The Wellness Corner

The Wellness Corner

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Kick 2020 to the curb…. for the health of it!

While all of the stresses of 2020 may not be completely behind us, a new year brings new hope and new perspective. There are a lot of things still out of our control, but one thing you CAN focus on controlling is improving your own health and wellness. One of the best things one can do for themselves is work on reducing stress.

It’s no secret that the long-term effects of distress can be damaging to our health. Stress has the ability to negatively impact our lives. It can cause unpleasant physical conditions, such as headaches, digestive issues, and sleep disturbances. It can also cause psychological and emotional strains, including confusion, anxiety, and depression.

The American Psychological Association even states that untreated chronic stress, or stress that’s constant and lasts over an extended period of time, can result in high blood pressure or even a weakened immune system. It can also contribute to the development of conditions of obesity and heart disease.

Knowing how to spot the signs of stress is the first step in developing ways to manage its adverse effects.

Some of the more common physical, psychological, and emotional signs of chronic stress include:

  • rapid heart rate
  • elevated blood pressure
  • feeling overwhelmed
  • fatigue
  • difficulty sleeping
  • poor problem-solving
  • fear that the stressor won’t go away
  • persistent thoughts about one or more stressors
  • changes in behavior, including social withdrawal, feelings of sadness, frustration, loss of emotional control, inability to rest, and self-medication

Here are some things to try if you find yourself feeling stressed or overwhelmed.

Go for a walk – Virtually any form of exercise is a natural stress reliever! Regular exercise lowers the level of stress hormones. It also helps release endorphins, which are chemicals that improve your mood and act as natural painkillers.

Connect with nature - Studies show that being in nature, or even viewing scenes of nature, reduces anger, fear, and stress and increases pleasant feelings.

Journaling- create a “gratitude” or “success” journal to help focus on positive thoughts.

Listen to music - Soothing music can slow the pulse and heart rate, lower blood pressure and decrease the levels of stress hormones, and distract us from our worries.

Laughter - Laughter really is the best medicine! Laughter can help stop distressing emotions. It helps to shift perspective, allowing you to see situations in a more realistic, less threatening light. Laughter triggers the release of endorphins, the body’s natural feel-good chemicals.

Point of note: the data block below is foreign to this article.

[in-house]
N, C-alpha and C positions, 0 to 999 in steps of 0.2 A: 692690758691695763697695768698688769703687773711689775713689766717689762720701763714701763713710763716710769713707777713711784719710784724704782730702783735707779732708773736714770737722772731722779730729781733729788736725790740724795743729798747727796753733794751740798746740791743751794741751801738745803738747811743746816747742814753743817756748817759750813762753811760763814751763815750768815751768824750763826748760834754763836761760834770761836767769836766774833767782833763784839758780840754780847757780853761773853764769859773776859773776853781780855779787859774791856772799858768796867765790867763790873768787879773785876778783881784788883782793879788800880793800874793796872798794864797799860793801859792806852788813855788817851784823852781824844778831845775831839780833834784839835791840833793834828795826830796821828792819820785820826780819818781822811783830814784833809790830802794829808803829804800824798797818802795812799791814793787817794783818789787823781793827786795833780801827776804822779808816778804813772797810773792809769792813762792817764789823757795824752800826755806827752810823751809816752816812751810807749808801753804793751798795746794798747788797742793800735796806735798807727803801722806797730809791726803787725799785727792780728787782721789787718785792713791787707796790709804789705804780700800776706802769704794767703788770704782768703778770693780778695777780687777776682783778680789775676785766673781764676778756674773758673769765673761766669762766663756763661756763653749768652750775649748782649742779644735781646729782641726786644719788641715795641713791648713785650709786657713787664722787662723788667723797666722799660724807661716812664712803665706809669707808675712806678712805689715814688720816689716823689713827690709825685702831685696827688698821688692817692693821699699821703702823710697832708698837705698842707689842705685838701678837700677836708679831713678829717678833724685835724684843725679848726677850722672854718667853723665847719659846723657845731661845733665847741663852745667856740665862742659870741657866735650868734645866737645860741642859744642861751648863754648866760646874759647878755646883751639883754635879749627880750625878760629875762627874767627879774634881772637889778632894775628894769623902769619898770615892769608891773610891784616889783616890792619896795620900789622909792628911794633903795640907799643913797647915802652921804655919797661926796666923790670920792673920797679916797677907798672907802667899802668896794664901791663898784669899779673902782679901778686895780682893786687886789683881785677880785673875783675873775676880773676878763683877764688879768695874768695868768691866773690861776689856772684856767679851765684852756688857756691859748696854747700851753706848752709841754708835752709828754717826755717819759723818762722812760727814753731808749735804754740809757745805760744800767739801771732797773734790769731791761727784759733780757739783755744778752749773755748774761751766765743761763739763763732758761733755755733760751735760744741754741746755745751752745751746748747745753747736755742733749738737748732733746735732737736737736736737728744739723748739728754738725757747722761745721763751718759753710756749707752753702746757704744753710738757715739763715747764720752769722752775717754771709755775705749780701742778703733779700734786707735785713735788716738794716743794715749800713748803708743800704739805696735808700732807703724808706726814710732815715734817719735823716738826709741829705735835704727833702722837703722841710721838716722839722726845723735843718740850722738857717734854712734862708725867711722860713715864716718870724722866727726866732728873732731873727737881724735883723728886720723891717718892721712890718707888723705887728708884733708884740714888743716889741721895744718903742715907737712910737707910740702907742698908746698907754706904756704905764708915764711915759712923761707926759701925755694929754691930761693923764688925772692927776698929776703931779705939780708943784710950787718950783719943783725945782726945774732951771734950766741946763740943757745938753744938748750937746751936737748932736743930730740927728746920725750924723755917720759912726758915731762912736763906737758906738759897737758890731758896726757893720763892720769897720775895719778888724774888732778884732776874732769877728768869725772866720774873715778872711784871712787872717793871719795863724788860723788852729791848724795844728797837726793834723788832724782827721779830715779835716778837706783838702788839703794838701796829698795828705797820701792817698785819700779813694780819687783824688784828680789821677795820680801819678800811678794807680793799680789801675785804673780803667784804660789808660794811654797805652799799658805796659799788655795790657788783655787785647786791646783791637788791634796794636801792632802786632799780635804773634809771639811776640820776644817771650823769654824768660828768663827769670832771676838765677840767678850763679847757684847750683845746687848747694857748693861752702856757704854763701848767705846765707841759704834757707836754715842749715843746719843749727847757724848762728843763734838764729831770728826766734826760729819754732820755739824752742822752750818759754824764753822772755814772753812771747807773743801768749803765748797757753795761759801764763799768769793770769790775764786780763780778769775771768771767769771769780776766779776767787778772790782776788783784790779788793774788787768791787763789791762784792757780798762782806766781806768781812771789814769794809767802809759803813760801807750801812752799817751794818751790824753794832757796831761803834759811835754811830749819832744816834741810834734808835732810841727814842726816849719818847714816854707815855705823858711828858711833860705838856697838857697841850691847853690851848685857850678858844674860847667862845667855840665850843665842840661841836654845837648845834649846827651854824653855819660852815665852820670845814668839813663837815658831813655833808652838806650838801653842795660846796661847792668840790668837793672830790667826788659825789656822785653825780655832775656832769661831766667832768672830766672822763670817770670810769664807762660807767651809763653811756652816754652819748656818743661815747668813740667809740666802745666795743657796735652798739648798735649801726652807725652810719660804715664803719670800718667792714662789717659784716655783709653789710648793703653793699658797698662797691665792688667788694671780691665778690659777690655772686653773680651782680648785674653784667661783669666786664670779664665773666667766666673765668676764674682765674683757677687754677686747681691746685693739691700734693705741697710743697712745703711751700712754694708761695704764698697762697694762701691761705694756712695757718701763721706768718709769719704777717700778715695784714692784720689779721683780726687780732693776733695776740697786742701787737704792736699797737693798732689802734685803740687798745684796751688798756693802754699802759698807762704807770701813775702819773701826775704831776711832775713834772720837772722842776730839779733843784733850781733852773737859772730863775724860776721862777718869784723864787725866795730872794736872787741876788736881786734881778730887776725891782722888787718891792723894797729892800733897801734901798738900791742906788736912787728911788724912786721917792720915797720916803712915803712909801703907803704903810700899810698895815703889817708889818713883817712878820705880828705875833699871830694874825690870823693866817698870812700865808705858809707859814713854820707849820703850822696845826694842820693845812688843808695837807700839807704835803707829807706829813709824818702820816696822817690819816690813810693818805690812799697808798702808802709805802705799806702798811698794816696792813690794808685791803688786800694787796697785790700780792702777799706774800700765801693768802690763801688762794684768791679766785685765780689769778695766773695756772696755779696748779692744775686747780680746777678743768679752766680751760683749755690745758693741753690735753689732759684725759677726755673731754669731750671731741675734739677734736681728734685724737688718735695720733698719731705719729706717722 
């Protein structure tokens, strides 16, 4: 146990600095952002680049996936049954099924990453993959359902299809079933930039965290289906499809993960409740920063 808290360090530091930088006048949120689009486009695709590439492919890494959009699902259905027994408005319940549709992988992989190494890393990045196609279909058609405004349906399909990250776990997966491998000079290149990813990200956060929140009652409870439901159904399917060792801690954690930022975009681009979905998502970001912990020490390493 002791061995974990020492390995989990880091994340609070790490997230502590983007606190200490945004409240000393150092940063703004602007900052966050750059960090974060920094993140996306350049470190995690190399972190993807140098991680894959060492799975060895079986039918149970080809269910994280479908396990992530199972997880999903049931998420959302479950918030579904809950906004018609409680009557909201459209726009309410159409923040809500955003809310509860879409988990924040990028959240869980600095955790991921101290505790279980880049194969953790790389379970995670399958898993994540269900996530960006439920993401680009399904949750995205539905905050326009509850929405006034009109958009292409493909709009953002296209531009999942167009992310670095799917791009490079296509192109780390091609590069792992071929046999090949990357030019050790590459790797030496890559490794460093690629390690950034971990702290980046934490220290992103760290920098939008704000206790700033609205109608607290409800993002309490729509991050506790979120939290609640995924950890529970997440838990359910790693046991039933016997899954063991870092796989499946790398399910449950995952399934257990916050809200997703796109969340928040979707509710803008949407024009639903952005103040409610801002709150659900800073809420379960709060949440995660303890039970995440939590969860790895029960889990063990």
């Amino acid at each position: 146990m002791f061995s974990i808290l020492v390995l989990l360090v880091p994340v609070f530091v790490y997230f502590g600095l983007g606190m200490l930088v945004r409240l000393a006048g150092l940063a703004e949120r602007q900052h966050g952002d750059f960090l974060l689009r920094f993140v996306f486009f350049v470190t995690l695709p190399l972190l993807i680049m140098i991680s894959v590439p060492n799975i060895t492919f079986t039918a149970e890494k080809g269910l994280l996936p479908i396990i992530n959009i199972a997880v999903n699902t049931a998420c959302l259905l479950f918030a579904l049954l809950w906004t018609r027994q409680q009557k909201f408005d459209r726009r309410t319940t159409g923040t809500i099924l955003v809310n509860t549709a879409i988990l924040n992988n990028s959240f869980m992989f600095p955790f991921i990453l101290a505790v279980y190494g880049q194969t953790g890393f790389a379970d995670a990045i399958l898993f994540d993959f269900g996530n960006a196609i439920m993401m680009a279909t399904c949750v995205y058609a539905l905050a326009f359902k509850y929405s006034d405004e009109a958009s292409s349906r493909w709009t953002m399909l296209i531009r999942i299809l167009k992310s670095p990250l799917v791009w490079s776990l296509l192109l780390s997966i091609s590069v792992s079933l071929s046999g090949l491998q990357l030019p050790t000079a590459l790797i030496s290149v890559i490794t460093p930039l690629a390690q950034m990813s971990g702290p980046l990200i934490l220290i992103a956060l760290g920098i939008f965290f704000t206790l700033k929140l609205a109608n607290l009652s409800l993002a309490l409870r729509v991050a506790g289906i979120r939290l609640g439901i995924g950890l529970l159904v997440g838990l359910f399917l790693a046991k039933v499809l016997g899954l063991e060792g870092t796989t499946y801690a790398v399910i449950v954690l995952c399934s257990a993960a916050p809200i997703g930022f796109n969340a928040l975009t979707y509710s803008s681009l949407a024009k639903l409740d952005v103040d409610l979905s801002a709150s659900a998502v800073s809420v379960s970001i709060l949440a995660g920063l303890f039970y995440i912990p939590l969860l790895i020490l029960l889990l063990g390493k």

Connect with friends - Studies show that being socially connected increases happiness and leads to better health and a longer life. It helps overcome feelings of loneliness and isolation.

Just say “no” - Be selective about what you take on. Saying no to things that will unnecessarily add to your plate can reduce your stress levels.

Pet the dog (or cat!) - Science shows that playing with or petting an animal can reduce stress and can also help us reduce feelings of isolation, helping us feel more connected. Petting a dog or cat increases the production in the brain of “feel good” neurotransmitters which lowers stress and increases feelings of happiness.

Practice mindfulness or meditation - Mindfulness is about paying attention to daily life and the things we typically rush through. It’s about turning down the volume in your mind by coming back to the body.

Practice abdominal breathing - Deep abdominal breathing increases the supply of oxygen to your brain and promotes a feeling of calmness. Deep breathing helps to activate the body’s relaxation response and studies show that abdominal breathing for 20 to 30 minutes each day reduces anxiety and stress.

Try yoga or tai chi - . Yoga helps lower cortisol levels, blood pressure and heart rate, and modulates the stress response. Additionally, preliminary research suggests that the slow mindful breaths and movements of tai chi have a positive effect on the nervous system and mood-regulating hormones. Regularly practicing tai chi can reduce the symptoms of anxiety and depression.

Serve others – VOLUNTEER! Helping other people can help bring us outside ourselves. It can also help distract us from our own problems and think about something else. Studies have shown that people who help others have lowered levels of depression and anxiety.

Reduce caffeine intake- Research shows that high doses of caffeine, a stimulant found in coffee, tea, and energy drinks, can increase levels of anxiety, depression. People have different thresholds for how much caffeine they can tolerate. If you notice that caffeine makes you jittery or anxious, consider cutting back.

If all else fails, try chocolate - Extra dark chocolate really does improve your mood and is great for brain health! Cocoa is high in flavanols, which have antioxidant and anti-inflammatory properties, and reduce blood pressure. The darker the chocolate, the more flavanols. Eating dark chocolate is good for your memory, blood pressure, and your mood. It helps alleviate depression and also acts as an anti-inflammatory.


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